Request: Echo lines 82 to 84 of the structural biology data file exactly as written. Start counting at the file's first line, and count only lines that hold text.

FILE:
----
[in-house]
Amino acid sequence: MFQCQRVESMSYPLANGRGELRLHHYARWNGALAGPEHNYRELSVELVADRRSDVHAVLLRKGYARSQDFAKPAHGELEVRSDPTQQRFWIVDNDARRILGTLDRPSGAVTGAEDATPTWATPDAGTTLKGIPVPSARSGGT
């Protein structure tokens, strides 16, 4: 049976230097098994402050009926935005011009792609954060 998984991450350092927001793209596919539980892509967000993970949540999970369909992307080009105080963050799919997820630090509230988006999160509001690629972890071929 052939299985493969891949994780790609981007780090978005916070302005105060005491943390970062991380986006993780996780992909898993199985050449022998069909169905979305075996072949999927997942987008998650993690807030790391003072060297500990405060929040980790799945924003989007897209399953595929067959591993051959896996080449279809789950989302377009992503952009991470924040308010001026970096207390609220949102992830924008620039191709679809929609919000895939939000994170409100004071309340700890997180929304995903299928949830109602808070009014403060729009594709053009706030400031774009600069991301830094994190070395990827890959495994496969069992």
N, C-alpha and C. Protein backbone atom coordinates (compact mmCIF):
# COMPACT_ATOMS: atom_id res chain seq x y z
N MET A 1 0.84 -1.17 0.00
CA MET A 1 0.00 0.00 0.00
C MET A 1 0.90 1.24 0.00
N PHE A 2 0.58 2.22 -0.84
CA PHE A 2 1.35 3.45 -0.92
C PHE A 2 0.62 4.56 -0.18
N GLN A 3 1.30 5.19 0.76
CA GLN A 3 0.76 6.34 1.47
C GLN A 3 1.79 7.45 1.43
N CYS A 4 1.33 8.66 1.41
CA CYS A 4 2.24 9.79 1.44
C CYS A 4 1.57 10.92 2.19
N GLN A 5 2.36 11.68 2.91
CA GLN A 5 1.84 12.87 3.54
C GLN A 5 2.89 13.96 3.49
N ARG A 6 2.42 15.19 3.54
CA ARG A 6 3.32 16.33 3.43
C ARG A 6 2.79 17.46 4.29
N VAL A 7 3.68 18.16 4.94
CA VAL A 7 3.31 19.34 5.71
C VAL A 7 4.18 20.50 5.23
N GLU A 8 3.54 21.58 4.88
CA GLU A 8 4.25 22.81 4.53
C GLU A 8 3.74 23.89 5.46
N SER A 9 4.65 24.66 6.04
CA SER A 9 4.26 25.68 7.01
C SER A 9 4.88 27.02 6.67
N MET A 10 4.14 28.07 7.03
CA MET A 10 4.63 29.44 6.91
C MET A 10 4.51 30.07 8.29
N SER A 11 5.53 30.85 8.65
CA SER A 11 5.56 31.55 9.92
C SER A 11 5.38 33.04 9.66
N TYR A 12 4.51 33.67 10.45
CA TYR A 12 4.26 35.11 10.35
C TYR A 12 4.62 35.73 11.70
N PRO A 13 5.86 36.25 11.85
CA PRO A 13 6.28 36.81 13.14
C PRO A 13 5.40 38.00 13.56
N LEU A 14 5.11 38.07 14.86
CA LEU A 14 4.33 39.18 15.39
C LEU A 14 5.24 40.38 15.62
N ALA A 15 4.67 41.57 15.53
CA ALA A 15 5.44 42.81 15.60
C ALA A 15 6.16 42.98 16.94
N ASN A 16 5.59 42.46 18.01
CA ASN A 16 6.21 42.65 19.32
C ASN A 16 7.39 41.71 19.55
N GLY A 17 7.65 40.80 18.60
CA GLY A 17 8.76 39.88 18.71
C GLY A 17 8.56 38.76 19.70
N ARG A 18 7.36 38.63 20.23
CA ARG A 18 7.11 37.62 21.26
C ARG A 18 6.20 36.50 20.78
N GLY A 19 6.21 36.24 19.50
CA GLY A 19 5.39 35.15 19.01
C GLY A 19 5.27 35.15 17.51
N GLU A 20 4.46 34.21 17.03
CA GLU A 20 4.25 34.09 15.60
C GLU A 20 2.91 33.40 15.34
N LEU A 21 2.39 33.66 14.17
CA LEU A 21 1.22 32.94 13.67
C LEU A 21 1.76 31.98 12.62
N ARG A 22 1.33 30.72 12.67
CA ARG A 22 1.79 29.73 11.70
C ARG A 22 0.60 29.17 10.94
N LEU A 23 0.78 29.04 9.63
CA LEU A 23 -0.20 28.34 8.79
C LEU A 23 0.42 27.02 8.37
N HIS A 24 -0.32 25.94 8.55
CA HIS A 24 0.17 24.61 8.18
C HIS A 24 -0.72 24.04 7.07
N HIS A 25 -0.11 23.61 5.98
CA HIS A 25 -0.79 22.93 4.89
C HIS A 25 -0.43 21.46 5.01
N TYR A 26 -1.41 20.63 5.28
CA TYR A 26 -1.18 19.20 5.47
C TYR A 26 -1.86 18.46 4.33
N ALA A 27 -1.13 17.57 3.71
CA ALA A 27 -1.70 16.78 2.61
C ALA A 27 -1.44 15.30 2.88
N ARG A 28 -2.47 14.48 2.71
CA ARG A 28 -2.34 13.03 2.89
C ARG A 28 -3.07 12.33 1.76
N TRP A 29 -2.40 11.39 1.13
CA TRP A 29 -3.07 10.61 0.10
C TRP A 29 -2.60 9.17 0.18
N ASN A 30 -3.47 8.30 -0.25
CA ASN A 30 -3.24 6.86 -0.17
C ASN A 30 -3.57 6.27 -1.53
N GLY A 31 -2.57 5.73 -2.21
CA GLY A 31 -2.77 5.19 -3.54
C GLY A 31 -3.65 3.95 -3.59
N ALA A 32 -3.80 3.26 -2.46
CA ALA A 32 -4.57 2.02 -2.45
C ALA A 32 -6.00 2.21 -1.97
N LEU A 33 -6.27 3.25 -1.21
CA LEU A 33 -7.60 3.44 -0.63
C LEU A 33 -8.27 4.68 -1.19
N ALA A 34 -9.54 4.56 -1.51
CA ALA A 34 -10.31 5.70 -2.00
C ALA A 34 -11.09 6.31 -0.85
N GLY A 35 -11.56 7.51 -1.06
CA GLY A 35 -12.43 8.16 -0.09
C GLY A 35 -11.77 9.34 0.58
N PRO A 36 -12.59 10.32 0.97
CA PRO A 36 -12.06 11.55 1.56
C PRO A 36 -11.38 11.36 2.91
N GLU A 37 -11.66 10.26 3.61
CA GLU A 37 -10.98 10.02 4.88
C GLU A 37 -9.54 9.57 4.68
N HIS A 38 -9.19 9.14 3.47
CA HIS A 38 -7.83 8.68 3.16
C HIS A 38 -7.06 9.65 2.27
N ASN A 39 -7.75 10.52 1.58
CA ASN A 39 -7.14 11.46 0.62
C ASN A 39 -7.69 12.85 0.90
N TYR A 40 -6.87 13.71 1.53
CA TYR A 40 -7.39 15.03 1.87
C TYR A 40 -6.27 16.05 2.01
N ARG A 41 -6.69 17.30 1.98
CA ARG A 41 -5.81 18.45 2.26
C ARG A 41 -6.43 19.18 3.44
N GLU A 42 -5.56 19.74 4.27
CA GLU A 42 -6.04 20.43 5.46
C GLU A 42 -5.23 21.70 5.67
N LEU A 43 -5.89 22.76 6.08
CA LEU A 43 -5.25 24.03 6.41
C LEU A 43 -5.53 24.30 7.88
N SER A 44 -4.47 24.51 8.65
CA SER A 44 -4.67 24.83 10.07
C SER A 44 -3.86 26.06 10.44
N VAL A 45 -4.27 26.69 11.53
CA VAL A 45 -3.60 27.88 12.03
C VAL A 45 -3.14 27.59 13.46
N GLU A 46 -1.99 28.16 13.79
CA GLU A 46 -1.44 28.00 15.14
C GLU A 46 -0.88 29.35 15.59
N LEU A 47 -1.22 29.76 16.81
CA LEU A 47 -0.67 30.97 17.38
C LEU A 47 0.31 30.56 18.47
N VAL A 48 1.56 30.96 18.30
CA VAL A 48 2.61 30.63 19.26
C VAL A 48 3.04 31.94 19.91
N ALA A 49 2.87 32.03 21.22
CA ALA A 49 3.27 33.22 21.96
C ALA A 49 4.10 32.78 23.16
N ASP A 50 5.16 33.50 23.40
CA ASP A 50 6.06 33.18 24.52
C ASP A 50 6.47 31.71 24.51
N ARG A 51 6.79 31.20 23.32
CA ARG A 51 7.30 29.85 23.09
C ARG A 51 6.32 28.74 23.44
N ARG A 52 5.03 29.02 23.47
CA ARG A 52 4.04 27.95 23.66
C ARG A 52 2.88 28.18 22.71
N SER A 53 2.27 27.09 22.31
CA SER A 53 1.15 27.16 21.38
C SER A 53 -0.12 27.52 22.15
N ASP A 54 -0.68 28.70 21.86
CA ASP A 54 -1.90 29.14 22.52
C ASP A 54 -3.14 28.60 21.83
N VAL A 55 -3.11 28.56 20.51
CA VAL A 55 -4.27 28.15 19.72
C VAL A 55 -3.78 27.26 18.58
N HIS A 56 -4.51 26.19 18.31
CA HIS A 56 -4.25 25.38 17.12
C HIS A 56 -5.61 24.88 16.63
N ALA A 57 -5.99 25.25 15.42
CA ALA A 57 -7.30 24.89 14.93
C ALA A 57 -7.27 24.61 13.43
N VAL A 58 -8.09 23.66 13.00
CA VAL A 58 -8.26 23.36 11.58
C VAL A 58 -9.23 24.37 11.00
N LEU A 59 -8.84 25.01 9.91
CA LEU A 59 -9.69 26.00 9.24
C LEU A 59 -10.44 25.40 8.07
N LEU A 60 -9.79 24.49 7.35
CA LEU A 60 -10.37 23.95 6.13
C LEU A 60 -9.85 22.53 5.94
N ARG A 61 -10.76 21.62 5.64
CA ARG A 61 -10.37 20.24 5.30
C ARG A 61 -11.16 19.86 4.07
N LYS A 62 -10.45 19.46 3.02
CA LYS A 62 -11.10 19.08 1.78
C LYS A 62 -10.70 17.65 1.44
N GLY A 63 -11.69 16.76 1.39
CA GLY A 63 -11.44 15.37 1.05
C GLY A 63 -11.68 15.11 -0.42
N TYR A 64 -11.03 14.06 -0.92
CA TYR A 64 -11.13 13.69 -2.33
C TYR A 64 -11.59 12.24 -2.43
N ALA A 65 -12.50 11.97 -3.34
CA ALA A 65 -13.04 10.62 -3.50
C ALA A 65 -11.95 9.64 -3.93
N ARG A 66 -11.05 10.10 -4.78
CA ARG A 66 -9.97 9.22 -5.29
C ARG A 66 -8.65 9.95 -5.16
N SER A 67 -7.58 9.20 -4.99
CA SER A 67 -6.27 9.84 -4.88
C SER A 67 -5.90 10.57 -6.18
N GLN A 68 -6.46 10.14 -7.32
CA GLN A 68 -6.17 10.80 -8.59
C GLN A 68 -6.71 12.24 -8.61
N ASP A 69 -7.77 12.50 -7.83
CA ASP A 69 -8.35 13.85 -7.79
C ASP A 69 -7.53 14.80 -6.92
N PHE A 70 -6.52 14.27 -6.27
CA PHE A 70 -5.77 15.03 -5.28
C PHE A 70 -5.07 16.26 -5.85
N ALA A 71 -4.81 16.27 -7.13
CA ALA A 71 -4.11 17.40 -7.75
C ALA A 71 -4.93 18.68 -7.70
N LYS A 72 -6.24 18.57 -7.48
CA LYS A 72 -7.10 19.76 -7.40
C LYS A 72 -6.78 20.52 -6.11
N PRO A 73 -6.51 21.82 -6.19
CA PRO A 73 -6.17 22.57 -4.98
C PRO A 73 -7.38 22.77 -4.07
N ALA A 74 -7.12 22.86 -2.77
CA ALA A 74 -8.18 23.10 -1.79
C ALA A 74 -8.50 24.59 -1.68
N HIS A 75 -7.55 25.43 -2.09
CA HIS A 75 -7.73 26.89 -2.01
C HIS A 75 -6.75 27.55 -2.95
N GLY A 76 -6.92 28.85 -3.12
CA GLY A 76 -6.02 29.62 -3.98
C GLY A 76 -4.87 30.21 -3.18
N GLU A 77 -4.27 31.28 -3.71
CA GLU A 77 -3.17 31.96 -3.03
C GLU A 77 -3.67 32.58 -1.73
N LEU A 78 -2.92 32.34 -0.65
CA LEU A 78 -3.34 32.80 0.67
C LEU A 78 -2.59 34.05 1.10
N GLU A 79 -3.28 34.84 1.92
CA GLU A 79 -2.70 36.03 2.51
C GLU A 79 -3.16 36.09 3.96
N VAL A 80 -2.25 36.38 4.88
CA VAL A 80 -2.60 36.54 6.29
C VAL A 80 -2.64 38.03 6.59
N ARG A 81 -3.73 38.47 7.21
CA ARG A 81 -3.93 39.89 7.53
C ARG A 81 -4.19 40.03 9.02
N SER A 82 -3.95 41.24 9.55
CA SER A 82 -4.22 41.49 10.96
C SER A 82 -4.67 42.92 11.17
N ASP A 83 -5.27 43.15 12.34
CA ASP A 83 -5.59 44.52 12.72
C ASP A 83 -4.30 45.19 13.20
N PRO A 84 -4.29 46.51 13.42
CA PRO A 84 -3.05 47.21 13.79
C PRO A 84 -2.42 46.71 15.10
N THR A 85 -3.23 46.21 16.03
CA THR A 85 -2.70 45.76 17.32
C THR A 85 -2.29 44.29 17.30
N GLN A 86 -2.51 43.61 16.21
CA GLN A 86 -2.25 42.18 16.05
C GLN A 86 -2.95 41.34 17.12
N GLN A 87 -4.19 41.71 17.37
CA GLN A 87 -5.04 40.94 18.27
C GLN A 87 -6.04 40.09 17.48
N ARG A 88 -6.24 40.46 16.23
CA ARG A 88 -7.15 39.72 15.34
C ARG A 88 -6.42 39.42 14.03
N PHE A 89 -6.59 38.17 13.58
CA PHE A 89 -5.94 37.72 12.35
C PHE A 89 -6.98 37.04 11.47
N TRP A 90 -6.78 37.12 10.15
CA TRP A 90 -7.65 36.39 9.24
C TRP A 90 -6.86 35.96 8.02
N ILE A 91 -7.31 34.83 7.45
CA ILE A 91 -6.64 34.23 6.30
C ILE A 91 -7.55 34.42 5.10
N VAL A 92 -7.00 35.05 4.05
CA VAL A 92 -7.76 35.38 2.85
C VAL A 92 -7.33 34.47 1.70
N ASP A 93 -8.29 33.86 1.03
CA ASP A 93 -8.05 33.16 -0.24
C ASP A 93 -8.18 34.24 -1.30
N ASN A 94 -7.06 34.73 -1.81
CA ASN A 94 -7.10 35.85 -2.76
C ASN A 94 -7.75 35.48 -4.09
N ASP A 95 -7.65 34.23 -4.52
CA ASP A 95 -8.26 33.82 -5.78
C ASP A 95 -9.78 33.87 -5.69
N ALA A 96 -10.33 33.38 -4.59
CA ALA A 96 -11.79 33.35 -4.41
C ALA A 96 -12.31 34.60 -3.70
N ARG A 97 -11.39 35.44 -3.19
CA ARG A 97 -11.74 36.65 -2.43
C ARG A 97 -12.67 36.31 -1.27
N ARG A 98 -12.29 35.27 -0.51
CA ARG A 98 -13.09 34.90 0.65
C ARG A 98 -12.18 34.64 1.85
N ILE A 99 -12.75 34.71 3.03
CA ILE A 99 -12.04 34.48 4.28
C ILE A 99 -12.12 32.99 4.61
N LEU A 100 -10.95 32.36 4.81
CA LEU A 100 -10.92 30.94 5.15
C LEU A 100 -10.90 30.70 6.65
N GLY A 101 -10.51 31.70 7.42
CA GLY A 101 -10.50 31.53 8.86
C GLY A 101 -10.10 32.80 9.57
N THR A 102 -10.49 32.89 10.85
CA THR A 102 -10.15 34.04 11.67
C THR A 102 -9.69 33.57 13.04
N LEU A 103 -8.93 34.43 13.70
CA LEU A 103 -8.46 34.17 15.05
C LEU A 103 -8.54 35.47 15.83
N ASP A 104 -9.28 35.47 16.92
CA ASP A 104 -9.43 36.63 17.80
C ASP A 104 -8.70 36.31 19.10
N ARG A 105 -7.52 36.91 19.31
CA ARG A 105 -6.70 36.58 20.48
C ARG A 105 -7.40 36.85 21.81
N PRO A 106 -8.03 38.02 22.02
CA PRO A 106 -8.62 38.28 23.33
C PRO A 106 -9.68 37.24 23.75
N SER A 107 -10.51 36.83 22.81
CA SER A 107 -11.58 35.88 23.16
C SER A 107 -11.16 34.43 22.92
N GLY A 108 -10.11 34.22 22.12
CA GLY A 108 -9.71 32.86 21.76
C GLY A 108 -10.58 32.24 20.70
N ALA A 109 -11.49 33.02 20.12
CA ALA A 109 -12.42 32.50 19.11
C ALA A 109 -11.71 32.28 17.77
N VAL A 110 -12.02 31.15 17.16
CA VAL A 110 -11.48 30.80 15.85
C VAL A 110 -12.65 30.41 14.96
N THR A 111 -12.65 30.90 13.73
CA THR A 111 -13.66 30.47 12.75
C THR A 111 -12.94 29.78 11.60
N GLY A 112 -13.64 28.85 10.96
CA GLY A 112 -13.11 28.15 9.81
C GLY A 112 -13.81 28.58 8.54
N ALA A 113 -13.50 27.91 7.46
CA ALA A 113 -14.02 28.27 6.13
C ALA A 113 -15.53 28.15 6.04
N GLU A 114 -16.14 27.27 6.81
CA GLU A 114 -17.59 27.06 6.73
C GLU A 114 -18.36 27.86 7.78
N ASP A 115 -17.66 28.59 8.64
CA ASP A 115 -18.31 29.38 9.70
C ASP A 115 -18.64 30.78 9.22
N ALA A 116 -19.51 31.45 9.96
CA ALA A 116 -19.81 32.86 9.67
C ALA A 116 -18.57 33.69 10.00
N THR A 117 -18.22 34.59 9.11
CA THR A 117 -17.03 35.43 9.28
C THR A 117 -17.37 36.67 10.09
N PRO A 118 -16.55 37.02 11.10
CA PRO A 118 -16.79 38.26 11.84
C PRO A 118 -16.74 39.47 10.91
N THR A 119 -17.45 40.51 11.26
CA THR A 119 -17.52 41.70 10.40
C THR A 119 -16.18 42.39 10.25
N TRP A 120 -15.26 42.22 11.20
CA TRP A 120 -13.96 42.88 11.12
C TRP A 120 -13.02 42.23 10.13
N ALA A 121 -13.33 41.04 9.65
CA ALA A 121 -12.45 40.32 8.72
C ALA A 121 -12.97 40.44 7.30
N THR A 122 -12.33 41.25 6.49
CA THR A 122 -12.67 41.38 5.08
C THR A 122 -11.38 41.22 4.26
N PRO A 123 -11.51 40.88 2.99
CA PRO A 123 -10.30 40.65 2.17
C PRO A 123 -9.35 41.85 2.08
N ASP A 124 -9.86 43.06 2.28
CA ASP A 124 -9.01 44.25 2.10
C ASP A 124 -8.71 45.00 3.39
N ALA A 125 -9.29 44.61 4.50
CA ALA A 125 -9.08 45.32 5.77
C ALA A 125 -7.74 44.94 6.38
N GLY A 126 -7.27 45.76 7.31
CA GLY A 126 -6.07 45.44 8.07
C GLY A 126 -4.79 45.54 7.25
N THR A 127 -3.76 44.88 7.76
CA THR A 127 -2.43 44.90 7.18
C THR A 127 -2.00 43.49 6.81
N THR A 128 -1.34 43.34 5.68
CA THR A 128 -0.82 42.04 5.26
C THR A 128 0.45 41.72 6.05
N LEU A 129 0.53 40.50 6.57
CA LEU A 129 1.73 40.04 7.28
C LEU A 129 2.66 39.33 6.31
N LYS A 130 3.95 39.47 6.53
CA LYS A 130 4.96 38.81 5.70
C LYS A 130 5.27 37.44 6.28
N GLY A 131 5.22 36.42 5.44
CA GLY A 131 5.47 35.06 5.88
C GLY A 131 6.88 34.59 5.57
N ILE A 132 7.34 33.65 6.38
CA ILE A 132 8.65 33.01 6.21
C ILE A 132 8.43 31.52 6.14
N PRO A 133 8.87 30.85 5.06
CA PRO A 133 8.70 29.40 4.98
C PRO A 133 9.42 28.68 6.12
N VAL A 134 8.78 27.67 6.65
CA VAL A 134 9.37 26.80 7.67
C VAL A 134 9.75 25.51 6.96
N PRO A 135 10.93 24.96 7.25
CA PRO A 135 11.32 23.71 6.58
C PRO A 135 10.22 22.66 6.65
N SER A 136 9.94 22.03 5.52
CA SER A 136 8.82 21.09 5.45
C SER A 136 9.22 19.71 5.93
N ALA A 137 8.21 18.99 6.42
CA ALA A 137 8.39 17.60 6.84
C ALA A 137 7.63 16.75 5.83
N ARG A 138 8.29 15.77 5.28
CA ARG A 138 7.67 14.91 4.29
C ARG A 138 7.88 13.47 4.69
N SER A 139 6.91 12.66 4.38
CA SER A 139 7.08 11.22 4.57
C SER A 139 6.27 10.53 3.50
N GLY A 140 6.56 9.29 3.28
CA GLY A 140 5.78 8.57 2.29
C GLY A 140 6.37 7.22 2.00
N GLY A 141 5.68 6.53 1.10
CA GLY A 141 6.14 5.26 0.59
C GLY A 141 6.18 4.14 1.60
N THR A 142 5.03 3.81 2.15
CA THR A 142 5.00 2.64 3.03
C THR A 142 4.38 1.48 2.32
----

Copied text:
CA TYR A 26 -1.18 19.20 5.47
C TYR A 26 -1.86 18.46 4.33
N ALA A 27 -1.13 17.57 3.71